8. Our tendency in the UK to be obsessed with “roles” (and elections to them) rather than functions and bodies – with staff support and processes designed in that way – bakes in “high stakes” and “high commitment” models of involvement. For example the PGR chapters we saw in Scandivania are much more like statutory academic societies where involvement can be more casual and project based (and combine social activity, student representation and careers activity).
  9. Many of the things I hear PGRs talk about relate to the subject or profession that they are researching – which suggests a case for stronger subject-based student representation in general. I also worry that in some unions, PGR societies are assumed to only be social – and incapable of (for example) representation students on committees – on the basis of the way they are categorised or because they’re not the elected sabb.
  10. Many would argue – including UCU – that PGRs should be treated as staff and that their representation should be handled by trade unions. I won’t get into that debate here – suffice to say that a relationship with UCU on campus almost certainly needs to think about PGR students specifically in relation to who does what, when and how.
  11. I often hear from SUs that the “issues” that PGR students would want their SU to work on are complex, hard to discern or difficult to understand. I understand why folks would say that – but in reality the long term issues faced by PGRs are pretty constant and universal. They are research skills, funding, mental health/isolation, supervision, space, and terms and conditions (and recruitment) when they are acting as teachers. There’s good research on all of them (and briefings on the site – see below).
  12. Where there isn’t a PG sabb or a PG sabb filled by a PGT student, the truth is that representation in committees and meetings concerning PGR students is often inauthentic or just poor. And if there isn’t a PG sabb, “stick a sabb on it” culture of putting an undergrad in those situations is arguably worse. That’s not to say that individual officers haven’t or can’t make a decent stab at it – but it is to say that this kind of situation is probably a good opportunity to try new models of how students are appointed to committees by SUs.
  13. One critique of many SUs is that the “campaigns” or issues that SUs work on are often not visible, are worked on on an annual cycle rather than over a longer period, and emerge only when an officer team has met. The long term, almost universal and constant nature of the issues for PGRs does allow an SU to treat them differently – I probably ought to be able to access a PGRs student interests strategy page on any SU website that details what you think about the issues and what you’re doing over a longer time frame. (“All teaching role should be advertised openly, and we submitted a paper on this to the university XX”)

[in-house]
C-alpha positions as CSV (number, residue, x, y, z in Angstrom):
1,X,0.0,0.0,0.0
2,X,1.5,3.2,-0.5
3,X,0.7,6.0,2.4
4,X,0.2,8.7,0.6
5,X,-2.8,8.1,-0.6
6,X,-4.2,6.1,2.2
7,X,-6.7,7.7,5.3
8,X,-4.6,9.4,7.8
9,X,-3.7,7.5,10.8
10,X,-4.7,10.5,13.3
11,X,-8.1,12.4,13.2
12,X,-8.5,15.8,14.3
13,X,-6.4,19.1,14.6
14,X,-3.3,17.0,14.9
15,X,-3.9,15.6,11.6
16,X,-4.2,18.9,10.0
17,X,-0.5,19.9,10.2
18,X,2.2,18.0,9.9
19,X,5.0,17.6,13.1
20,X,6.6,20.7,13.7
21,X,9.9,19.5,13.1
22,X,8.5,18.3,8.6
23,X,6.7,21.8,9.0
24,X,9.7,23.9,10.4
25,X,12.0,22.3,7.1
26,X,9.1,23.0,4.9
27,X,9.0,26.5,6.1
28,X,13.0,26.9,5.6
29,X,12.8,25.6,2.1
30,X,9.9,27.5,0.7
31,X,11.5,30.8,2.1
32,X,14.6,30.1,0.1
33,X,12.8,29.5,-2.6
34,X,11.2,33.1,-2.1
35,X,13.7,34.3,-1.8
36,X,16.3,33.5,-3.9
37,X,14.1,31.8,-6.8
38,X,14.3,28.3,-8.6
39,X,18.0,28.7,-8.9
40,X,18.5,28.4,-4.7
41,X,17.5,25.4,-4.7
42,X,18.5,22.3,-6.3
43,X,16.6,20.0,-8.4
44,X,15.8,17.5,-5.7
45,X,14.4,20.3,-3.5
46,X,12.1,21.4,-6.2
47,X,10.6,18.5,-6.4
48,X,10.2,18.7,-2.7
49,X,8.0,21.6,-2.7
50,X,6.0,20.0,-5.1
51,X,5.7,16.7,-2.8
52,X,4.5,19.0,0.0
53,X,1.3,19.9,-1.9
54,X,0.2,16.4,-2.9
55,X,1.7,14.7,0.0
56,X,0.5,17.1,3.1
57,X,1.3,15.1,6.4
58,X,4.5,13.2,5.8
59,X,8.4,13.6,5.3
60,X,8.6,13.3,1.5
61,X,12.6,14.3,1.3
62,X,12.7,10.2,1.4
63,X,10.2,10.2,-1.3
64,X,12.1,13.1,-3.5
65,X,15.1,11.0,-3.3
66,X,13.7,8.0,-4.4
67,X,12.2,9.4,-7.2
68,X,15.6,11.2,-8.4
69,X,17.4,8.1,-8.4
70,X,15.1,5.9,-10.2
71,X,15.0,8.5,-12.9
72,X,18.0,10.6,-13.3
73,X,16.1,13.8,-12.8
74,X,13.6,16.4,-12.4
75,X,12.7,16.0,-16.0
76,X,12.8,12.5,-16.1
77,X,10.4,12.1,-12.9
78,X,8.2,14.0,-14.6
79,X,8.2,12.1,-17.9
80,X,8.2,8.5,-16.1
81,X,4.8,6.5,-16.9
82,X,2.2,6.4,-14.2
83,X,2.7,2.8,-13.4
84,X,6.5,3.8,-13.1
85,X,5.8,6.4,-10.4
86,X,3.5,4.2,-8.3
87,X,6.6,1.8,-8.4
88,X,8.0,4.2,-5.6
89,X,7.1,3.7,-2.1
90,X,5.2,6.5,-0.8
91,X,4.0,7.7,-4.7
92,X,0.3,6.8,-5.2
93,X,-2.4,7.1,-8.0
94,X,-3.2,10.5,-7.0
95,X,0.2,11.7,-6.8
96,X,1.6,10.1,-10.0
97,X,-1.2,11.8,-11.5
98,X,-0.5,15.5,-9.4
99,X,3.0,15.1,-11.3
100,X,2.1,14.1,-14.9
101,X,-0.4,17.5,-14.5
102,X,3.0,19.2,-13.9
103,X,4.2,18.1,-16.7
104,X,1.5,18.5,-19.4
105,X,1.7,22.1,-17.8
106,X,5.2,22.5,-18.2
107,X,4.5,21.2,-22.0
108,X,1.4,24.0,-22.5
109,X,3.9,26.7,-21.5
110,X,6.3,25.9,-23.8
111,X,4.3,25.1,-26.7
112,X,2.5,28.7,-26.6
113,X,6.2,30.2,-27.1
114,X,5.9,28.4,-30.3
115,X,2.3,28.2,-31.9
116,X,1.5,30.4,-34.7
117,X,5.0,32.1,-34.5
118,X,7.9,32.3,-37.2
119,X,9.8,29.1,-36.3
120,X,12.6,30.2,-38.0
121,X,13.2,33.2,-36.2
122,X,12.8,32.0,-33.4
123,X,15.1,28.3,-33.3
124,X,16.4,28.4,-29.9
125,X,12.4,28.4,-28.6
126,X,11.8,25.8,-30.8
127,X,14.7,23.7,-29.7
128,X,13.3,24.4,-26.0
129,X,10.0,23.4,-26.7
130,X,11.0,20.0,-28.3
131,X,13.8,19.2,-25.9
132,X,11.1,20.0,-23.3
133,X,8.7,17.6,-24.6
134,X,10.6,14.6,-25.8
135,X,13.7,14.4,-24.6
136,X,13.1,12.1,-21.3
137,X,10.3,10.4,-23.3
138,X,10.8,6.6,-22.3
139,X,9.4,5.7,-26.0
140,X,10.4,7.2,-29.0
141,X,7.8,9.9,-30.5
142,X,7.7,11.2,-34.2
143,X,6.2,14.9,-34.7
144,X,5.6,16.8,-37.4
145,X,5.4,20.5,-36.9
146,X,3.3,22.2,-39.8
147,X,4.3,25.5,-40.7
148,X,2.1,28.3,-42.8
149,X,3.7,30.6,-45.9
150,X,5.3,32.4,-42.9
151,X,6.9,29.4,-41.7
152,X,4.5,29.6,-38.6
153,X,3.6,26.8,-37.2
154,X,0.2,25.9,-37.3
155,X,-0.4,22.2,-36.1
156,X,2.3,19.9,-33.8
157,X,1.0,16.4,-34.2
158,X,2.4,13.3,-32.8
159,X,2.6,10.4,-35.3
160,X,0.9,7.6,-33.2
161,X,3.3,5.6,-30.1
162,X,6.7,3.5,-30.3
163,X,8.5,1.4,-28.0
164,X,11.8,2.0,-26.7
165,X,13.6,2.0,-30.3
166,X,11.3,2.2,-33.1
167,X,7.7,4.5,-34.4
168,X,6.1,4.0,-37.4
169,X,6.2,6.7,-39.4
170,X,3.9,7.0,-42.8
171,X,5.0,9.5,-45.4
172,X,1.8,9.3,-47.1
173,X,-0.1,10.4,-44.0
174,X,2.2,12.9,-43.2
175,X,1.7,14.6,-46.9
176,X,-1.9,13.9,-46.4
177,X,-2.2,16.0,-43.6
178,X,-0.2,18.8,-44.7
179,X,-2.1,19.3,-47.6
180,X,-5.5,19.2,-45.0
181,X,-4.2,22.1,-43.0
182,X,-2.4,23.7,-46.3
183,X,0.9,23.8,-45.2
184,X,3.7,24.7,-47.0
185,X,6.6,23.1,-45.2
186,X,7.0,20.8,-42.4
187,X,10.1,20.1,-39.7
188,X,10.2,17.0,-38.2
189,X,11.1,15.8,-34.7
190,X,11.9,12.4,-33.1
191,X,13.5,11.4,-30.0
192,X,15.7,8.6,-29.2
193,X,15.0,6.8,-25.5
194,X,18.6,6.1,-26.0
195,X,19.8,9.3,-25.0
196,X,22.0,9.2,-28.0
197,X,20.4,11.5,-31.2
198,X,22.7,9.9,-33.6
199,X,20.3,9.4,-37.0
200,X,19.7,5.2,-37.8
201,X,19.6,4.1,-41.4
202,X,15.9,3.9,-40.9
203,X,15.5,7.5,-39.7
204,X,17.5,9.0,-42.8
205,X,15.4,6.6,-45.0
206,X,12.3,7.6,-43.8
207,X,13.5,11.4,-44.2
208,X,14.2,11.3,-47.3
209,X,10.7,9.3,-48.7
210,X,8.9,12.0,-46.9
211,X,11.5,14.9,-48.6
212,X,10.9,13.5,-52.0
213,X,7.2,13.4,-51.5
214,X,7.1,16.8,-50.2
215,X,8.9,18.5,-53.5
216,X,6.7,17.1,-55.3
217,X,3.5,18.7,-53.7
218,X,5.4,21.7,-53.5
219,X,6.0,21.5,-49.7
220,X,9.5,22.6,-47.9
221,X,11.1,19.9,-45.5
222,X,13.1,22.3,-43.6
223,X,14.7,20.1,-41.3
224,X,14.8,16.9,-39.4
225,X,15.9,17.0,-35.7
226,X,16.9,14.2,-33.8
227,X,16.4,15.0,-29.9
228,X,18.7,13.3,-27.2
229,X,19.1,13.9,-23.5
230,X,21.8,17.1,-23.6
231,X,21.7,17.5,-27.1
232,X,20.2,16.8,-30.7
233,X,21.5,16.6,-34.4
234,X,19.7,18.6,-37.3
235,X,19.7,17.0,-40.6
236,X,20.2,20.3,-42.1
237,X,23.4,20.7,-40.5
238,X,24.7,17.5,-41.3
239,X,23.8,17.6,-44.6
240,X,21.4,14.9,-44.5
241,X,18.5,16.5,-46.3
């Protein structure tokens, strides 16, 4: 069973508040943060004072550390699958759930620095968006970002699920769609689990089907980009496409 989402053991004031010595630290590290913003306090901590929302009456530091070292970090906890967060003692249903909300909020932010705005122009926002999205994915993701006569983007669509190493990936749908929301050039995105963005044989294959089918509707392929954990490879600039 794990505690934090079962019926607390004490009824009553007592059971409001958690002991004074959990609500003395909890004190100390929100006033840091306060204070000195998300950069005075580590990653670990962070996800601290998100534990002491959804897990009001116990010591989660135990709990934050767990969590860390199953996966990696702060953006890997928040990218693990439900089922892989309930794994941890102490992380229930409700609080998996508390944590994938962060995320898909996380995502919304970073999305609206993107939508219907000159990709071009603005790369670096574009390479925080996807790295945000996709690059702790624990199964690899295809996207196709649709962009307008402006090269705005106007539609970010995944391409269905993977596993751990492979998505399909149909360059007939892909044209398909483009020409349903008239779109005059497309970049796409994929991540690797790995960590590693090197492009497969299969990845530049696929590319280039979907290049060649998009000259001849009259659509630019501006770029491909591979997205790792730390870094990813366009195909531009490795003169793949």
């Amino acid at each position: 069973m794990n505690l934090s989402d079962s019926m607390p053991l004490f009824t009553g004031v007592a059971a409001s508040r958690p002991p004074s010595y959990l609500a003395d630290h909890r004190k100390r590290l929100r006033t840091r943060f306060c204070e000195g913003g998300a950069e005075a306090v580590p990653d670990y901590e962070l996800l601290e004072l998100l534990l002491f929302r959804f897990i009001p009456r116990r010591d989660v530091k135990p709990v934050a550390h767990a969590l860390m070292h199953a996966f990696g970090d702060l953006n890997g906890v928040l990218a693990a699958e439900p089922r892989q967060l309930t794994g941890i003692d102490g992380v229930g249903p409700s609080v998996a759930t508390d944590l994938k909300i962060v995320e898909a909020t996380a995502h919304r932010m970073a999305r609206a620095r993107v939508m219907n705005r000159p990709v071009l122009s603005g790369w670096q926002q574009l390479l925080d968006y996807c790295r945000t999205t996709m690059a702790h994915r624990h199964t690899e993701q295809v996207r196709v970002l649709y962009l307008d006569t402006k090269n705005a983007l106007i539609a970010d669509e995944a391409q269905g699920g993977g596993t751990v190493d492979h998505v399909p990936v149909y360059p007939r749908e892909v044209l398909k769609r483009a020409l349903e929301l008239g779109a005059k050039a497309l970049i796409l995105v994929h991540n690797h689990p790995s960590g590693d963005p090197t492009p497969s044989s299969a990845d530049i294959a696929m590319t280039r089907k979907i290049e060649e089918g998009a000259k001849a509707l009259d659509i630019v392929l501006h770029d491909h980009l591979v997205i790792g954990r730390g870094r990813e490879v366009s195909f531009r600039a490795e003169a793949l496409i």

14. On advice work, all the time in my career I’ve spent with PGRs suggests they are less likely to come to see someone like an advisor when there’s an issue, and more likely to respond well to someone pointing out their rights and how they themselves can enforce them. For example a “how to guide” on changing supervisor could be more successful than “come see SU advice if you have a problem”.
  15. Finally on tone – much successful PGR student representation has a more publically assertive tone to it than that we usually see from SUs, centred in relatively poor industrial relations in the sector and the time that PGRs spend with academics. That suggests that SUs should adopt that kind of framing for woider student work, or focus on quasi-autonomous structures that can retain a more strident approach.

Read more

Royal Holloway SU: PGR students policy inquiry and PGT policy inquiry

UCU: Postgraduate employment: good practice


We need to deepen our understanding of the PGR experience

Deepening our understanding of PGR students

A desire to belong – ethnic minority students’ lived experience of being a PGR

How REF can help PhD applicants

Considering the ‘leaky pipeline’- are we missing the point on leadership diversity?

Black students aren’t getting funded PhDs. Who’s responsible for fixing that?


PGRs may be normalising anxiety and depression – so what should be done to tackle that?

PGRs need more and better space on campus

What is it like being a PGR/PhD student in the UK?

Should there be standards in PGR supervision?

PGR students and their supervisors

Won’t somebody think about the Postgraduates?